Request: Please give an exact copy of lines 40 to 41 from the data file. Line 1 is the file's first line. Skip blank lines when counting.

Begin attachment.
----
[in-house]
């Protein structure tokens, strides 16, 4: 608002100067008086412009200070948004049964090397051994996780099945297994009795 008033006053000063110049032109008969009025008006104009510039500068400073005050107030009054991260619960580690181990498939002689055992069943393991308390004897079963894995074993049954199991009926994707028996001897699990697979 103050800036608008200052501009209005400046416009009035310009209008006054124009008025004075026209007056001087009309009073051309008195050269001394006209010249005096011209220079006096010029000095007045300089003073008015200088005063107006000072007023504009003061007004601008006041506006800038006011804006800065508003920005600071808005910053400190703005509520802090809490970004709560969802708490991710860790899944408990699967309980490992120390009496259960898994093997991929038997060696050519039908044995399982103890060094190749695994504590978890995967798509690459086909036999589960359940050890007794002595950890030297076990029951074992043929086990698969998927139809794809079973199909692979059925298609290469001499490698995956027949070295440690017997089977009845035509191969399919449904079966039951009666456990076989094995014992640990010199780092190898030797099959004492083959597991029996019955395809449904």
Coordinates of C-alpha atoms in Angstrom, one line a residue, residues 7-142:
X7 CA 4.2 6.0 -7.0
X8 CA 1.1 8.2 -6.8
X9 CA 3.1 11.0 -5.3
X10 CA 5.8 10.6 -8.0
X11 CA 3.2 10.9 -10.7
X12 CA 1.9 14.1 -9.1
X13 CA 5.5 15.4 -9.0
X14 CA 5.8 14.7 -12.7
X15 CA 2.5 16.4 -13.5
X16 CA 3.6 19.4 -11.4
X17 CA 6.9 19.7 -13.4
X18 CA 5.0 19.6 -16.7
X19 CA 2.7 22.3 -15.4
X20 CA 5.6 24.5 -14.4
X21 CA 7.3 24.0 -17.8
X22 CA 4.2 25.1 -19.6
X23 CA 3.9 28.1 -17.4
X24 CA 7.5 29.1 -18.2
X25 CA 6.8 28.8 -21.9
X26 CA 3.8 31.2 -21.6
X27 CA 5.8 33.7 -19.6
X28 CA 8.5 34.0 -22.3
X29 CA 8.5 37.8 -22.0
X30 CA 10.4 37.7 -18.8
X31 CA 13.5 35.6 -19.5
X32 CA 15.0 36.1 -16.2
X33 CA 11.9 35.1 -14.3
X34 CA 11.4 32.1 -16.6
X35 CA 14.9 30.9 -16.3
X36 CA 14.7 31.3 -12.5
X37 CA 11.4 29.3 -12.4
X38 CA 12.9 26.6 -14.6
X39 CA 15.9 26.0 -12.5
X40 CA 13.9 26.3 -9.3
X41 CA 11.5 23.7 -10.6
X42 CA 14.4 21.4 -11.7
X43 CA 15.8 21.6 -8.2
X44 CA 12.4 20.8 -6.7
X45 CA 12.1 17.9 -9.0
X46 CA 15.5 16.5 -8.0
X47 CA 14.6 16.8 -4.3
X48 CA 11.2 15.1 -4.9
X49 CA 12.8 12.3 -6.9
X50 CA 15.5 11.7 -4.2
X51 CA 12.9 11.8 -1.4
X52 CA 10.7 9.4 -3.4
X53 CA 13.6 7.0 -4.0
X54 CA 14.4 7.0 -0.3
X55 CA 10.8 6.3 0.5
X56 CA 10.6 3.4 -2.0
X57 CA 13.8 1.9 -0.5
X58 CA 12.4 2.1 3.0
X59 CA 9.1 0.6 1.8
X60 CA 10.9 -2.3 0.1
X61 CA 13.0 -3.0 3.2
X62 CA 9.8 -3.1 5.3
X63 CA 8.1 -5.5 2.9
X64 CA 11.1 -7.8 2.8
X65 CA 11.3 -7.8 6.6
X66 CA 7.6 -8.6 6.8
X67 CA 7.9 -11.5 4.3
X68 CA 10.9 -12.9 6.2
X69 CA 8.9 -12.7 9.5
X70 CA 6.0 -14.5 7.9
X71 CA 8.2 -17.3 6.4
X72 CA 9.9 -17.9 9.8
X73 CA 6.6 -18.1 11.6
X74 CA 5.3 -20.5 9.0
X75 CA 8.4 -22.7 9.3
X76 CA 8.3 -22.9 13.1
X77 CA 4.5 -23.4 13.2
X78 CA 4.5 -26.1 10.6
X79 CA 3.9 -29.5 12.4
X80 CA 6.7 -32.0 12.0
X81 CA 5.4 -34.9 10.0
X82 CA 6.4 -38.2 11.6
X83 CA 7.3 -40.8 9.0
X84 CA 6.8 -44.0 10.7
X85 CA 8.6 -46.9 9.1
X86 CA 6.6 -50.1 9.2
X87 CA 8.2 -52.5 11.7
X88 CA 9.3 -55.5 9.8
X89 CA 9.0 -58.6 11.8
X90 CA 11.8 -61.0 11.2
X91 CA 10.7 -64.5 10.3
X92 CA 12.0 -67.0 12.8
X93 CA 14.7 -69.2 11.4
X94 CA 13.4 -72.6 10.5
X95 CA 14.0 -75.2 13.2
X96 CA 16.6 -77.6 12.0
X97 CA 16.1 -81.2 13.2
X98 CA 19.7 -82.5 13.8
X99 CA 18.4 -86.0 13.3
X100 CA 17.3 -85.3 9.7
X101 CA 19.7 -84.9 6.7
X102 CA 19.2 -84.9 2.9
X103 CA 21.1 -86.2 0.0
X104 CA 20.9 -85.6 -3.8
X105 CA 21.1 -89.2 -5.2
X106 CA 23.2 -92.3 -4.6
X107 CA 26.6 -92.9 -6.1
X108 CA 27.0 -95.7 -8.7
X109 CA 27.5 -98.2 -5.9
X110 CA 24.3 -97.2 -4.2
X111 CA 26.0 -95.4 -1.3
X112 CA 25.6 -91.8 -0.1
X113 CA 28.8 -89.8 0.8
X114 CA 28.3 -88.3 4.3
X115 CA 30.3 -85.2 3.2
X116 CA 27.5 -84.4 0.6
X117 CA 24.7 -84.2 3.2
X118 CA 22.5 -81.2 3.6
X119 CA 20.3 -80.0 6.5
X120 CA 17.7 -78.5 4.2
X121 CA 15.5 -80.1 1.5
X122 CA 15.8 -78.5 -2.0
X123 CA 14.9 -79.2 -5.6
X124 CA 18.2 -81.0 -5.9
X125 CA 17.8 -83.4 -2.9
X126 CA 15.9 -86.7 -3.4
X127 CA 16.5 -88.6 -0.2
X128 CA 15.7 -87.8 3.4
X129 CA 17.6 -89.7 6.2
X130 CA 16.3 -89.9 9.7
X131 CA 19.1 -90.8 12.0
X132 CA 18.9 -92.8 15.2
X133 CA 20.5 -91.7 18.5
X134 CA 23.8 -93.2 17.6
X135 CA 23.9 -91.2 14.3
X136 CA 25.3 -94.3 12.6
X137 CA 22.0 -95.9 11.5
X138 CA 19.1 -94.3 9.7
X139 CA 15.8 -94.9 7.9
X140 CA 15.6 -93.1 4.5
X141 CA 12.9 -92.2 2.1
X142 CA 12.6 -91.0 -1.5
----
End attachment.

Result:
X43 CA 15.8 21.6 -8.2
X44 CA 12.4 20.8 -6.7